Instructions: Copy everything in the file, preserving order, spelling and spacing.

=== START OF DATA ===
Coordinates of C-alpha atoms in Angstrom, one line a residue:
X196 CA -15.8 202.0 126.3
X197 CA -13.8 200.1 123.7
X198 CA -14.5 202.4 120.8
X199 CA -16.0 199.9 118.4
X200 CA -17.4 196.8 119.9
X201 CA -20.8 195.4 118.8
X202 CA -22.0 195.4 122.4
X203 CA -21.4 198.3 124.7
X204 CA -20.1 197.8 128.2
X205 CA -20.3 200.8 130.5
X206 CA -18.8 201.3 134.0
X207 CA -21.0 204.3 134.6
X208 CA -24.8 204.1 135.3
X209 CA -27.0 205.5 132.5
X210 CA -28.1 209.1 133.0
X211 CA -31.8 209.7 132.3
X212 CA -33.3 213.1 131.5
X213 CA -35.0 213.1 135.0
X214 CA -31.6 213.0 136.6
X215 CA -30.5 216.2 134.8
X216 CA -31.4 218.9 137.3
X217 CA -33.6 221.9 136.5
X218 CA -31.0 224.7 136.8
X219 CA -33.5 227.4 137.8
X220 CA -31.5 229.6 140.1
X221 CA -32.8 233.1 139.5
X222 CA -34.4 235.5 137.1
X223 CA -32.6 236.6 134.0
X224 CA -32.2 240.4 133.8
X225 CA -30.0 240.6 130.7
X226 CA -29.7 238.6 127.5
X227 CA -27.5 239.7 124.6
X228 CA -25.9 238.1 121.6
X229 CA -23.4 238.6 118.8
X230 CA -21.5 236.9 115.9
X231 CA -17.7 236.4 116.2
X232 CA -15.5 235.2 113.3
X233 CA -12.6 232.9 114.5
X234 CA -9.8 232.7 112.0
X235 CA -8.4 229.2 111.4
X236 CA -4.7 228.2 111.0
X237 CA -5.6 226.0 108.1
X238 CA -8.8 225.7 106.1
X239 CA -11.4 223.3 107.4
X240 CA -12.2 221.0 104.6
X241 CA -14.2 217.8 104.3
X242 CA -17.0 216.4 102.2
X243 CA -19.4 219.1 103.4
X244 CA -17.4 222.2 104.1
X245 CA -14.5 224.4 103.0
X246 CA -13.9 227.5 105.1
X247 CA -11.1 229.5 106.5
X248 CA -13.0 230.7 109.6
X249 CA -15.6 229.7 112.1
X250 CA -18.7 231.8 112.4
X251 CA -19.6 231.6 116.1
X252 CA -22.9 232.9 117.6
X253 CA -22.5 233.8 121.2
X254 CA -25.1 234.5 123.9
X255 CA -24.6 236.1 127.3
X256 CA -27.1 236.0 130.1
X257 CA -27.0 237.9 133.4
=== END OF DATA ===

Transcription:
Coordinates of C-alpha atoms in Angstrom, one line a residue:
X196 CA -15.8 202.0 126.3
X197 CA -13.8 200.1 123.7
X198 CA -14.5 202.4 120.8
X199 CA -16.0 199.9 118.4
X200 CA -17.4 196.8 119.9
X201 CA -20.8 195.4 118.8
X202 CA -22.0 195.4 122.4
X203 CA -21.4 198.3 124.7
X204 CA -20.1 197.8 128.2
X205 CA -20.3 200.8 130.5
X206 CA -18.8 201.3 134.0
X207 CA -21.0 204.3 134.6
X208 CA -24.8 204.1 135.3
X209 CA -27.0 205.5 132.5
X210 CA -28.1 209.1 133.0
X211 CA -31.8 209.7 132.3
X212 CA -33.3 213.1 131.5
X213 CA -35.0 213.1 135.0
X214 CA -31.6 213.0 136.6
X215 CA -30.5 216.2 134.8
X216 CA -31.4 218.9 137.3
X217 CA -33.6 221.9 136.5
X218 CA -31.0 224.7 136.8
X219 CA -33.5 227.4 137.8
X220 CA -31.5 229.6 140.1
X221 CA -32.8 233.1 139.5
X222 CA -34.4 235.5 137.1
X223 CA -32.6 236.6 134.0
X224 CA -32.2 240.4 133.8
X225 CA -30.0 240.6 130.7
X226 CA -29.7 238.6 127.5
X227 CA -27.5 239.7 124.6
X228 CA -25.9 238.1 121.6
X229 CA -23.4 238.6 118.8
X230 CA -21.5 236.9 115.9
X231 CA -17.7 236.4 116.2
X232 CA -15.5 235.2 113.3
X233 CA -12.6 232.9 114.5
X234 CA -9.8 232.7 112.0
X235 CA -8.4 229.2 111.4
X236 CA -4.7 228.2 111.0
X237 CA -5.6 226.0 108.1
X238 CA -8.8 225.7 106.1
X239 CA -11.4 223.3 107.4
X240 CA -12.2 221.0 104.6
X241 CA -14.2 217.8 104.3
X242 CA -17.0 216.4 102.2
X243 CA -19.4 219.1 103.4
X244 CA -17.4 222.2 104.1
X245 CA -14.5 224.4 103.0
X246 CA -13.9 227.5 105.1
X247 CA -11.1 229.5 106.5
X248 CA -13.0 230.7 109.6
X249 CA -15.6 229.7 112.1
X250 CA -18.7 231.8 112.4
X251 CA -19.6 231.6 116.1
X252 CA -22.9 232.9 117.6
X253 CA -22.5 233.8 121.2
X254 CA -25.1 234.5 123.9
X255 CA -24.6 236.1 127.3
X256 CA -27.1 236.0 130.1
X257 CA -27.0 237.9 133.4